Two horror movies combine on this release.
HOUSE OF WAX: In this remake of the classic 1953 Andre de Toth film that starred Vincent Price, horrors abound in a creepy wax museum. A group of road-tripping Florida teenagers (Elisha Cuthbert, Chad Michael Murray, Paris Hilton, Robert Ri'chard, Jared Padalecki, and Jon Abrahams) stop to camp near a small town where an abandoned wax museum draws their curiosity. Upon exploring the scary cobwebbed space, they find that the figures are not only eerily lifelike, but that the entire museum--floor to ceiling--is actually made of wax. If that wasn't enough to scare them, they encounter a couple of very unsettling characters who seem to be the only people around for miles. One is a blood-splattered redneck who collects roadkill, dumping the bodies of dead deer into a fetid carcass swamp. The other is Bo (Brian Van Holt), a gas station attendant who lures the kids back to his house. Soon, through a series of stomach-turning slasher scenes featuring scissors, long knives, and even a pair of pliers, the teens get to know Bo a whole lot better. They even meet his insane brother Vincent (also played by Van Holt). Brief interludes of teen squabbling and a Hilton strip tease in red lace lingerie temporarily break the tension, but for the most part this HOUSE OF WAX stays the course with shockingly gory moments that earn grosser-than-gross status. Sick predilections involving an experimental surgical station and an elaborate wax-coating machine reveal Vincent's artistic process. But before the bloodbath is over, more twisted secrets about Bo and Vincent bubble to the surface, resulting in a spectacular grand finale and total meltdown.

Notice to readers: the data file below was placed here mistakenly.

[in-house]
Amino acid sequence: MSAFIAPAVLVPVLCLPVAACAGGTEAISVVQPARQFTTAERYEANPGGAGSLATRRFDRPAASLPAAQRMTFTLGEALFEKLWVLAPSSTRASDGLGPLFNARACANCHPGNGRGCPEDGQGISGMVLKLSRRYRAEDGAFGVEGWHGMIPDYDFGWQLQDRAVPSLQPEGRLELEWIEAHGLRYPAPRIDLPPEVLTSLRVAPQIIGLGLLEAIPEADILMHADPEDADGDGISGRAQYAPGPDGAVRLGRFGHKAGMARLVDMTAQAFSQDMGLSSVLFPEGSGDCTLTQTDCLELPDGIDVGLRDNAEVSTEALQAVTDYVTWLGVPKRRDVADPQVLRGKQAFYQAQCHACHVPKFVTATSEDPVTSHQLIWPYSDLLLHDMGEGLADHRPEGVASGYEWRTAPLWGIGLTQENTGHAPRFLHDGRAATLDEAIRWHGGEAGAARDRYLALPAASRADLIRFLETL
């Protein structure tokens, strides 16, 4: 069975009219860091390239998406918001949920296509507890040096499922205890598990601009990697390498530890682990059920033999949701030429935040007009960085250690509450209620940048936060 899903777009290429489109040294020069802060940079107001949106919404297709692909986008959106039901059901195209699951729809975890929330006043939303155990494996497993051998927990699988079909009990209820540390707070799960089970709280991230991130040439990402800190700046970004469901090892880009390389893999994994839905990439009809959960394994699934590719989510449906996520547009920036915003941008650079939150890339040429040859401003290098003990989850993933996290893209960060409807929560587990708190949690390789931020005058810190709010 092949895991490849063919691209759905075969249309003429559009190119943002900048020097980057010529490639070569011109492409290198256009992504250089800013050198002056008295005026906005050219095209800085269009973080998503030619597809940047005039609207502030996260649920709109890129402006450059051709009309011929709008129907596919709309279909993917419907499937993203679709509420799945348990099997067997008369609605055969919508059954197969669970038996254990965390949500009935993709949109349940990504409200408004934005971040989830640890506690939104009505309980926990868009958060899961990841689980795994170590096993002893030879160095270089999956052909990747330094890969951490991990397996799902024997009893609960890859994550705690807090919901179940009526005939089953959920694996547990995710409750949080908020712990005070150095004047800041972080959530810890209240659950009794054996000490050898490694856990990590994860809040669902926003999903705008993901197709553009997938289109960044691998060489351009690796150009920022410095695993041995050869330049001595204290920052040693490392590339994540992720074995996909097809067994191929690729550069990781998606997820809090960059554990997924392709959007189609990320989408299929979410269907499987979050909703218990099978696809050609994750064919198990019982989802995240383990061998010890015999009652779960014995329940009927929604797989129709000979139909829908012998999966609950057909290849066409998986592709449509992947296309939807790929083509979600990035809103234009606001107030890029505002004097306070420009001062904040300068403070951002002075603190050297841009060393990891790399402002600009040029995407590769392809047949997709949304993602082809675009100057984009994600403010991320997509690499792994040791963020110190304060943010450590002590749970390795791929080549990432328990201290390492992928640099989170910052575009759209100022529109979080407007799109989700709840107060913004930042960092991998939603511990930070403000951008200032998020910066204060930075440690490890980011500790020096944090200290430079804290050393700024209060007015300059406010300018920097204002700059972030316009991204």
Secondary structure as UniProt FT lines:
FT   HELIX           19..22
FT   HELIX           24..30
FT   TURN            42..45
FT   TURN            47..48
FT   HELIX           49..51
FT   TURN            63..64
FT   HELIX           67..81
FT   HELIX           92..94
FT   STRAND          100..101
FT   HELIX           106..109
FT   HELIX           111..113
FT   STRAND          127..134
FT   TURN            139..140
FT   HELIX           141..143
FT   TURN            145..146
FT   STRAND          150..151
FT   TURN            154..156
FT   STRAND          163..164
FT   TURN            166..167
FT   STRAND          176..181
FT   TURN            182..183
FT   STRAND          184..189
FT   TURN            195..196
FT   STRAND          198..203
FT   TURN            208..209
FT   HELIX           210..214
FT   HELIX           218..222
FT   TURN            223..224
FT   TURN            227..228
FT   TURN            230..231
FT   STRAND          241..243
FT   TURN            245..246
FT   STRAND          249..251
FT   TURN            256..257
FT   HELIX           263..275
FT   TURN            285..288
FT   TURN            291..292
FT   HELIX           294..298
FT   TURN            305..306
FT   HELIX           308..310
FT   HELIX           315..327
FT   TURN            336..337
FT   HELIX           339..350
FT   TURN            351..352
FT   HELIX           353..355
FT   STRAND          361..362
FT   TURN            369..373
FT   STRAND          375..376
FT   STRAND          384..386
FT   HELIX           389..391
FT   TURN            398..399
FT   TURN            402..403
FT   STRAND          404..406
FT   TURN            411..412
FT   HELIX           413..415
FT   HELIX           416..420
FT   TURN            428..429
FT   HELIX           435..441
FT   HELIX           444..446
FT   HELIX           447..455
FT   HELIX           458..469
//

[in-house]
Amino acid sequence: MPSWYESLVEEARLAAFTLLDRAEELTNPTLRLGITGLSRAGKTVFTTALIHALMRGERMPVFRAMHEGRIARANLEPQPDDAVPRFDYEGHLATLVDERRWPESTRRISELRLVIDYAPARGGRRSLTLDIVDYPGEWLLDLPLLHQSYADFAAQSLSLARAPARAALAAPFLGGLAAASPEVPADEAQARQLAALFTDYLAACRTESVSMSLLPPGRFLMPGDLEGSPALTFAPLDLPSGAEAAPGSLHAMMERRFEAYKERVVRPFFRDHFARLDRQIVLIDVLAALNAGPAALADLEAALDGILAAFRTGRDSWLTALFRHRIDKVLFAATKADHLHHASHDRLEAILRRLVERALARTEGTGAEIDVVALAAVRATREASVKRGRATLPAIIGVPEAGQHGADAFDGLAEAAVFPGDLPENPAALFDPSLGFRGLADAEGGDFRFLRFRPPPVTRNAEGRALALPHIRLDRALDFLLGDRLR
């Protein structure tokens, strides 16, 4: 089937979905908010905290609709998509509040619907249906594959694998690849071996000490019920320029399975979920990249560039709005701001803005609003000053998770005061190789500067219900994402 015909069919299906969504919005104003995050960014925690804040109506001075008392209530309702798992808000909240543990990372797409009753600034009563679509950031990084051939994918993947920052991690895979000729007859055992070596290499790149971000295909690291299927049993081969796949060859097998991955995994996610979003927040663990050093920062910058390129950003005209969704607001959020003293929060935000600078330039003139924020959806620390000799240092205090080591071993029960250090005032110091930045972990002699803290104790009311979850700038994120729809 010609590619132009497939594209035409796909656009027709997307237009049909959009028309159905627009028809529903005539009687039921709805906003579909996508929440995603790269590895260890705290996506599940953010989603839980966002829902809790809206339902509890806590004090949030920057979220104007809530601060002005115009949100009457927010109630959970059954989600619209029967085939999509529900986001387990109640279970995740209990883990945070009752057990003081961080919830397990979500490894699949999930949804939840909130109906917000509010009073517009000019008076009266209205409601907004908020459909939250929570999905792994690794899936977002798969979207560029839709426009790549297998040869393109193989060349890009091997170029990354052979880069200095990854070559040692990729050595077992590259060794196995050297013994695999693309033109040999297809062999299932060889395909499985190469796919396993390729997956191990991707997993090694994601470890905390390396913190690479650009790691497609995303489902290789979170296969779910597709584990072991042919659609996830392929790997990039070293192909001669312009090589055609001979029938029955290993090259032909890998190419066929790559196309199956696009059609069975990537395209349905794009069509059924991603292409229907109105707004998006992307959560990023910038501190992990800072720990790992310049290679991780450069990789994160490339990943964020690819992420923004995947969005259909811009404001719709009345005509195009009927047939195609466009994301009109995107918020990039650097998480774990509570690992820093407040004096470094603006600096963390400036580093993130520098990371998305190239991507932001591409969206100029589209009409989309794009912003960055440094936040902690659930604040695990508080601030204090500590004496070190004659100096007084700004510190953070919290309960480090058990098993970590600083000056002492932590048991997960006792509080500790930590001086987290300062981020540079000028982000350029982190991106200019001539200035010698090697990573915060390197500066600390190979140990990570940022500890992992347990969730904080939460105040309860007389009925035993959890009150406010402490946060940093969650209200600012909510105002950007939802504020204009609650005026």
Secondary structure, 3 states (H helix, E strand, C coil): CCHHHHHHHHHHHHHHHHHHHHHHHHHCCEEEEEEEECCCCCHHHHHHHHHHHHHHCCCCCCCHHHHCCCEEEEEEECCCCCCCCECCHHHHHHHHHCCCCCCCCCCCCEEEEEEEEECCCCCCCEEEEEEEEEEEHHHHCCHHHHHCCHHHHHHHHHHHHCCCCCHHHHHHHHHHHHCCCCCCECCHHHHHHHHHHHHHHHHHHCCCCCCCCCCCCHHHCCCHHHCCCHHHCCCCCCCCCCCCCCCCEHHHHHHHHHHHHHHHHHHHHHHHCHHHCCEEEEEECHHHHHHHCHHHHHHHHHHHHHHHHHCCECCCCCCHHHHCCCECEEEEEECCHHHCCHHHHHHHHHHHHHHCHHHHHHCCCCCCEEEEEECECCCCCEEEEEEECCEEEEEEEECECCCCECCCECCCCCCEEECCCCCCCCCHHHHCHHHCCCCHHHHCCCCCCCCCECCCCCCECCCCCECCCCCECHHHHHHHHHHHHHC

GOTHIKA: GOTHIKA stars Halle Berry as Dr. Miranda Grey, a psychiatrist who becomes a patient in her own mental hospital after she is accused of murdering her husband (Charles S. Dutton). Grey's only initial memory of the incident involves a chilling encounter with a distraught girl (Kathleen Mackey) on a rain-soaked road. The incarcerated and medicated Grey is now haunted by the same apparition, and she must convince her former colleague Pete Graham (Robert Downey Jr.) that she is not insane or guilty of murder. Meanwhile, the seemingly mad ramblings of Chloe (Penelope Cruz), one of Grey's former patients, now make more sense, and Grey must throw aside clinical logic to solve the supernatural murder mystery.
Kassovitz, who is already a capable actor (AMELIE) and director (CRIMSON RIVERS), makes the leap to Hollywood filmmaking with GOTHIKA. Drawing from heavily from the Japanese horror renaissance that began with RINGU in the late 1990s, Kassovitz conjures up a forebodingly stark and shadowy tale. Berry continues her remarkable string of success (after her Oscar-winning role in MONSTER'S BALL, along with DIE ANOTHER DAY and X-MEN 2), portraying Grey as a traumatized and vulnerable yet determined woman who must unravel the brutal and bizarre knot of her own lost memory. As Grey's coworker, Downey Jr. adds an intriguing element to the film, and Cruz, as a frustrated inmate, gives an unusual quirky performance. A scare-laden thriller that delights in the strange and the frightening, GOTHIKA proves to be one of the finest of 2003's many horror films.